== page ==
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Field Station for the Study of Behavior, Ecology and Reproduction
The Field Station for the Study of Behavior, Ecology and Reproduction (FSSBER) occupies 29 acres in the hills above the Berkeley Campus.
It was established by faculty from Anthropology, Psychology, Zoology and the College of Natural Resources in the early 1960s to promote the investigation of animal behavior in more natural settings than those provided by traditional laboratory environments.
During FSSBER's first decades, studies of bird-song dialects were carried out by Prof. Peter Marler and his students (Zoology). Prof. William Lidicker (Zoology) explored the nature of population cycles in local California voles. Prof. Starker Leopold of the College of Natural Resources investigated the social behavior of California quail.
Anthropologists, led by Professors Sherwood Washburn and Phyllis Dolhinow, prepared for field studies with various primates in Africa and Asia by first observing the social behavior of Macaques, Baboons and Langurs maintained in semi-natural groups at the FSSBER.
In addition, numerous dissertations within the Department of Anthropology were based on observations of captive primates maintained at the Station. Social behavior, and particularly the hormonal basis of reproductive behavior in dogs, was the focus of a long-running program of research supervised by Dr. Frank Beach (Psychology).
In more recent years, the unusual facilities provided at the FSSBER have permitted studies of mate choice in Cichlid fish, disease vectors in woodrats and pigs, breeding and behavioral observation of endangered /threatened species of native California kangaroo rats and woodrats, and predatory / maternal behavior of rattlesnakes. As this work proceeded, it became apparent that the Station had assumed a broader vision, encompassing biological work that extended beyond behavior per se. Ongoing studies involve observations of interactions between several species of parasitic wasps and gall-forming midges that lay their eggs on a native California plant, Baccharis pilularis. This research combines basic ecological studies, with potential application to the biological control of insect pests by parasitoids.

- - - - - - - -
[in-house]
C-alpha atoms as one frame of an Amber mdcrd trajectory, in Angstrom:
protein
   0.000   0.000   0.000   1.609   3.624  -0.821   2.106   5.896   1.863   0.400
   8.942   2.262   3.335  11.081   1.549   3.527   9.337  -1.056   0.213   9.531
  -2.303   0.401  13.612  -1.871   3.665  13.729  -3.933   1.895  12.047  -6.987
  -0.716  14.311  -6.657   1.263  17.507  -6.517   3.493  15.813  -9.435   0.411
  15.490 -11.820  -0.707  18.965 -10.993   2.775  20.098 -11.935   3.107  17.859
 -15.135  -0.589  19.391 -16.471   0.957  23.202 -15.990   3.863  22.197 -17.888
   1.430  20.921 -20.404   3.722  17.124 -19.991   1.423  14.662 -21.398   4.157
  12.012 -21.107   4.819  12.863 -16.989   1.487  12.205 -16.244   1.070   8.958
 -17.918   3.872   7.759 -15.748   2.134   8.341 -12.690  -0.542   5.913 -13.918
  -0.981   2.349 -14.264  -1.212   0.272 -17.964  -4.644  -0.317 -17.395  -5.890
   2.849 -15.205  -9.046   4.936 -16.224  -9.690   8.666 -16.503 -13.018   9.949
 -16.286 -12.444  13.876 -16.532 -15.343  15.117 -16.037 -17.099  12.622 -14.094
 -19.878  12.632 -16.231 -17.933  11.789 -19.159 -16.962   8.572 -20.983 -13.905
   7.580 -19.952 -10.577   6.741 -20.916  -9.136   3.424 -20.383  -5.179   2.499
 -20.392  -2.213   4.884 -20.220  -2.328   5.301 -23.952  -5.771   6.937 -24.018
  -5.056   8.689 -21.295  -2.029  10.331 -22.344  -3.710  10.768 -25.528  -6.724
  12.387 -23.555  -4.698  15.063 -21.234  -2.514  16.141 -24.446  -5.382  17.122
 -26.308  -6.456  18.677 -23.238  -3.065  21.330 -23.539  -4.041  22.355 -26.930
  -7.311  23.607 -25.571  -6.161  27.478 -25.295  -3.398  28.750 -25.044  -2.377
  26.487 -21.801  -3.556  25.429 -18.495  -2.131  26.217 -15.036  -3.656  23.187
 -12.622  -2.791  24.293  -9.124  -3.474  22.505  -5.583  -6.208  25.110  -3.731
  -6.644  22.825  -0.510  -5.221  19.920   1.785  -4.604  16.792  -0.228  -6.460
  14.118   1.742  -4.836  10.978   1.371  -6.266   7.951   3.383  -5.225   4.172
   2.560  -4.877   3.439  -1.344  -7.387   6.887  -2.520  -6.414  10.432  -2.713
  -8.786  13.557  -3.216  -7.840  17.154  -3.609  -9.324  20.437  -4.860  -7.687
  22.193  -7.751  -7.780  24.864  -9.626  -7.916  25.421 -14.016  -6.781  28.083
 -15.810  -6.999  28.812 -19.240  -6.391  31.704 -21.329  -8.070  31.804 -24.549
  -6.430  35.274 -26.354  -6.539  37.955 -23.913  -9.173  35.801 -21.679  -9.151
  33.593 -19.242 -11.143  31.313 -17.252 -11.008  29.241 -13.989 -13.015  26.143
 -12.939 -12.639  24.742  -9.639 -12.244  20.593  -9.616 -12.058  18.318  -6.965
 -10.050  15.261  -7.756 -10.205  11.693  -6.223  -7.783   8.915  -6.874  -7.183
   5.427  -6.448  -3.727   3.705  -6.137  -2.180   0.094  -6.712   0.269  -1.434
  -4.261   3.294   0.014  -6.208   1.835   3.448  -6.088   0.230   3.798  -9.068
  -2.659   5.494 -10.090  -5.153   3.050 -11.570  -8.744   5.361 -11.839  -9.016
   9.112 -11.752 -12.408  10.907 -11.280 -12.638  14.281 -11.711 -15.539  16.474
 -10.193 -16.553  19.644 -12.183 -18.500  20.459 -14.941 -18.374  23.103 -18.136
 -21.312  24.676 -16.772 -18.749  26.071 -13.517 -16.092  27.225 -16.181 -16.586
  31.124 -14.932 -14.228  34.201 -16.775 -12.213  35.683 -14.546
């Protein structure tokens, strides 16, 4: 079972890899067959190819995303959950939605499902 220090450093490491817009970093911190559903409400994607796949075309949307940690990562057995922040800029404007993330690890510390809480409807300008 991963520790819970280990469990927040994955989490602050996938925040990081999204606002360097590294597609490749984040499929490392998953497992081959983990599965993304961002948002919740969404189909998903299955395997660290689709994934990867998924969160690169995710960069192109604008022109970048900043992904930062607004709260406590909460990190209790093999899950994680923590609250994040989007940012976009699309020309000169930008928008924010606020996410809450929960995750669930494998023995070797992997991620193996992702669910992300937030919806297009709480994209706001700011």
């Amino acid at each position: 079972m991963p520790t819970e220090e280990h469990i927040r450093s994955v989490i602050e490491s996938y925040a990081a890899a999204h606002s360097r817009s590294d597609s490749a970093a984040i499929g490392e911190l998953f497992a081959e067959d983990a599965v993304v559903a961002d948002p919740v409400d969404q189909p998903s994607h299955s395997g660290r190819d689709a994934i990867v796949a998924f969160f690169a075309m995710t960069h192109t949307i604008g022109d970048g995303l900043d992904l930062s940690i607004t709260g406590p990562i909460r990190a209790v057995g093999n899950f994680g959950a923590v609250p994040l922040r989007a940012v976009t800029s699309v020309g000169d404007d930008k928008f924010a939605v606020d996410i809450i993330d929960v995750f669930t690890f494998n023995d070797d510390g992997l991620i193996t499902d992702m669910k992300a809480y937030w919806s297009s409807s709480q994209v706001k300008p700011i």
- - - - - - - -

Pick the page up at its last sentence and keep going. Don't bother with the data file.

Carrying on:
In addition, since 1985, a comprehensive study of the development of morphology and behavior in Spotted Hyenas has drawn the attention of faculty and graduate students from the Departments of Psychology and Integrative Biology on the Berkeley Campus. The existence of a large colony of these fascinating carnivores, has resulted in collaborative research with faculty and students from other UC Campuses (UC Davis, UC Santa Barbara, UCLA and UCSF), as well as with biomedical researchers at the University of Massachusetts, the University of Texas Southwest Medical Center in Dallas, and NYU Medical School. Archeologists from New York, Texas and France have also observed the details of bone-consumption by our hyenas, in an attempt to distinguish between assemblages deposited eons ago by hyenas, or by our tool-using ancestors
The facilities of the FSSBER are available for research by students and faculty of the University of California.
Several buildings provide offices and a veterinary clinic for Investigators and Animal Care Personnel.
3210 Tolman Berkeley, CA 94720 - 1650